Making the Grade

Tips for passing probation and surpassing expectations

Melissa Johnson feels right at home in her fourth-grade classroom at George W. Bush Elementary School. She’s gotten much-needed support from colleagues — and positive feedback from administrators, who invited her last March to return for a second year, she says with a big smile.

Nonetheless, being a new teacher on probation can be “a little nerve-wracking,” admits the Stockton Teachers Association (STA) member. She’s sometimes unsure of what to do, and there’s constant pressure from working under a microscope. But she’s developed strong classroom management skills that connect her to students, and has earned their respect with a program that rewards good behavior, based on the rules of baseball.

Johnson is one of thousands of new teachers required by state law to complete a two-year probationary period before earning permanent status. Many of these educators put their lives on hold — postponing wedding dates and delaying having children, purchasing homes or taking vacations until they achieve permanent status.

Probationary teachers lack the protections their colleagues with permanent status enjoy. Probationary employees may be let go — or “non-re-elected” — without due process or explanation during their first or second year. And if they change districts, teachers begin a two-year probation period all over again. The state doesn’t keep track of how many teachers pass probation.

Non-re-election should not be confused with layoffs due to budget cuts. Such confusion occurred in Montebello Unified School District recently and resulted in a lawsuit.

The probationary period also differs from temporary status and being hired as a long-term substitute, both of which lack job protections.

Over the years, school management organizations have supported efforts in the state Legislature to increase the probationary period, a move CTA opposes.

CTA President Eric Heins says extending the probationary period is the wrong solution to support good teaching and learning. “As a state, we should be supporting teacher quality and attracting and retaining the best and brightest teachers for California students.” He notes that 46 other states provide some due process rights to teachers on day 1, and this legislation “will aggravate the teacher shortage in California and will make it harder for new teachers to speak out for students.”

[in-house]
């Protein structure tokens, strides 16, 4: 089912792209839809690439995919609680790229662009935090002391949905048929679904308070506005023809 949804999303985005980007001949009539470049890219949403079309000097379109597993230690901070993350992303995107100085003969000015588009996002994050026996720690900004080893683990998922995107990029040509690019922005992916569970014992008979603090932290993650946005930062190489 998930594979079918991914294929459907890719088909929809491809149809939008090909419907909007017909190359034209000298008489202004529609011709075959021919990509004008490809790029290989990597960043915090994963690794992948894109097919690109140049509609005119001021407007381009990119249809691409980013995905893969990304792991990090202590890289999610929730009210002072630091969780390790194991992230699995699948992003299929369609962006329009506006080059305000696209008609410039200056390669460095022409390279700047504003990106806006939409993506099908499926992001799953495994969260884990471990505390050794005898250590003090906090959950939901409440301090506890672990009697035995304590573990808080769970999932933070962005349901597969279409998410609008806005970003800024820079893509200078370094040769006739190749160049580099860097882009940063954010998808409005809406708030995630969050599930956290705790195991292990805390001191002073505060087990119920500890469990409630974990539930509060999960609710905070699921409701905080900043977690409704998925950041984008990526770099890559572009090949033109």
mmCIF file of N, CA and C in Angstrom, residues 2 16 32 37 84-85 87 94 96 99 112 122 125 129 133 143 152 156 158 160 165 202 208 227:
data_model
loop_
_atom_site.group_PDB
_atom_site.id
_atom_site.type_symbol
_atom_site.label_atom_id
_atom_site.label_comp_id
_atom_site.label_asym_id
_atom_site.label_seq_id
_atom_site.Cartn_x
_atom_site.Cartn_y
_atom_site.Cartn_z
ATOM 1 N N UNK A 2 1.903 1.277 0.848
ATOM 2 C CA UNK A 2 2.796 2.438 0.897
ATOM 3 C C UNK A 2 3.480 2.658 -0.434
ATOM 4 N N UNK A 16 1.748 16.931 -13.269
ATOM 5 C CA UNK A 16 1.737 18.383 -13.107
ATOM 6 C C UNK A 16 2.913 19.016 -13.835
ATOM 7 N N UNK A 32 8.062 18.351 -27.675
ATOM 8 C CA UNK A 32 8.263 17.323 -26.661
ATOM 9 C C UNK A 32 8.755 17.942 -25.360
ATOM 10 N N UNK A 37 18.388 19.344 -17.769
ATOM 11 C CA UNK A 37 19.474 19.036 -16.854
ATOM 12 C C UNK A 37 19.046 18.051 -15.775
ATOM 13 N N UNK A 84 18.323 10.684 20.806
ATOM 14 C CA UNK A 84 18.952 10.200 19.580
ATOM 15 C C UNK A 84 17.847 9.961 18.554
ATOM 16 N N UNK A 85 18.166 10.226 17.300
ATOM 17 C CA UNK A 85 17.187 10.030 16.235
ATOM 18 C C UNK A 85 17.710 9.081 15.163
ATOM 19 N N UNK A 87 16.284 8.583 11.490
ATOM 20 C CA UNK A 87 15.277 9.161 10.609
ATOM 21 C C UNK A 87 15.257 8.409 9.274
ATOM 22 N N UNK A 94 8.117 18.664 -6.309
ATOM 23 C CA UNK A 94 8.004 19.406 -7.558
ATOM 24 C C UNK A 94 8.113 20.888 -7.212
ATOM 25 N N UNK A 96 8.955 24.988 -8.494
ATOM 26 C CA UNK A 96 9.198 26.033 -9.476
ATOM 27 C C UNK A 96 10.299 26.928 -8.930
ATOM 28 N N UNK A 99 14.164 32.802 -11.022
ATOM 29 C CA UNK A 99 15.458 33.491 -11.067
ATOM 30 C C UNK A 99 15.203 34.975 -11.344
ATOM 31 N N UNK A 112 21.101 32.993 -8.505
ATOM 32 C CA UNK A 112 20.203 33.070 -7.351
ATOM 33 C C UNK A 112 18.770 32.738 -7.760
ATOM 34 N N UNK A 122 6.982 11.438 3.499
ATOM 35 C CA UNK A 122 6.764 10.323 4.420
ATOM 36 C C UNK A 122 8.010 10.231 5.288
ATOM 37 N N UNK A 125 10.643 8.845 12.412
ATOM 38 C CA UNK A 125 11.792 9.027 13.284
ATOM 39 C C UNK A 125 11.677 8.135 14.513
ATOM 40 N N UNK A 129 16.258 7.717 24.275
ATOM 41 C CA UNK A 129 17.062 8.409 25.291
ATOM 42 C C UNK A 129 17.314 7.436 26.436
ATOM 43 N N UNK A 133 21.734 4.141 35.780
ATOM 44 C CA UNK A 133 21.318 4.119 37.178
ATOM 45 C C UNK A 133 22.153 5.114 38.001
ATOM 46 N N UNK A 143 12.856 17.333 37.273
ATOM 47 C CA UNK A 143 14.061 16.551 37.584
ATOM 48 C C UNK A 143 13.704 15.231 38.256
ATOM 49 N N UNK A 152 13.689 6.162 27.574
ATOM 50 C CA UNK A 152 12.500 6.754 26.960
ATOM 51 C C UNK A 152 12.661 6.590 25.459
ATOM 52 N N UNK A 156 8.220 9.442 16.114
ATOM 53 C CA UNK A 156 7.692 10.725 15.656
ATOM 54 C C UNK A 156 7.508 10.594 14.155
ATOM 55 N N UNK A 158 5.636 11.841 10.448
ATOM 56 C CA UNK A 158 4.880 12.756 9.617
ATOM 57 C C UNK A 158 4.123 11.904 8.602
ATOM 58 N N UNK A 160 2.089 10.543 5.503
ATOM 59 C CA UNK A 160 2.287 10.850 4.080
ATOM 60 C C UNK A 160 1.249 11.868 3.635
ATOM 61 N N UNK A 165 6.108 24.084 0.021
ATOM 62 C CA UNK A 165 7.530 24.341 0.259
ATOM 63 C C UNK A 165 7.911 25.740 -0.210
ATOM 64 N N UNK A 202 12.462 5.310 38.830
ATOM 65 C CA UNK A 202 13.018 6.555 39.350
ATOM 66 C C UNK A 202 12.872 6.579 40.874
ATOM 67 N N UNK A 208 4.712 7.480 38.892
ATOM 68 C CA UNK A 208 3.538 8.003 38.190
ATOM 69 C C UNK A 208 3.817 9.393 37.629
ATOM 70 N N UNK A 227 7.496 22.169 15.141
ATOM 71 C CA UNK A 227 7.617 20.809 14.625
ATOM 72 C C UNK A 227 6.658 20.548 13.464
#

Legislation has been introduced to extend the teacher probation period in California. CTA opposes extending the probation period, because it would make it more difficult to recruit and retain teachers. It would also keep teachers at a lower salary scale for longer and delay their eligibility for due process.

“As a state, we should be supporting teacher quality and attracting and retaining the best and brightest teachers for California students.” — CTA PRESIDENT ERIC HEINS

At some schools probationary teachers are supported, mentored and appreciated; at other sites support is lacking, and they can be assigned the most difficult students and classes as the “new person” despite their lack of expertise, say CTA members.

“Being a probationary teacher is challenging and at times overwhelming,” observes Chandra McPeters, Johnson’s mentor, who was active with the district’s BTSA (Beginning Teacher Support and Assessment) program for many years. “New teachers must not only learn to navigate the district’s policies and procedures, but also master curriculum, establish classroom management strategies, stay organized and manage their time wisely. Some are taking classes and have family commitments.”

In the following pages, McPeters and others share strategies to help new teachers pass probation and surpass expectations. Their stellar advice may even help permanent employees shine brighter.

Chandra McPeters
Reading specialist and mentor at George W. Bush Elementary School
Stockton Teachers Association

Don’t be afraid to ask for help. Reach out to others, including your grade-level team members and veteran teachers on campus. Don’t worry about being perceived as lacking knowledge, skills or background. You are at the beginning of your professional journey, and it’s OK not to have all the answers.

Take advantage of professional development (PD) opportunities. Be strategic so that your PD is specific to your credential and the needs of your students. As part of your PD, visit other teachers who are willing to let you observe.

Develop a classroom management system. Set clear expectations. Model the behavior you expect in the classroom. Rather than calling these behaviors “rules,” refer to them as classroom “norms” so students think of courtesy, staying in their seats, etc. as normal behavior.

Be a team player, but don’t volunteer for everything. Agree to commitments you can handle, but don’t overextend yourself. Say as graciously as possible, “I’d love to, but with my schedule I don’t think I will be able to honor that commitment,” if it is too much to handle.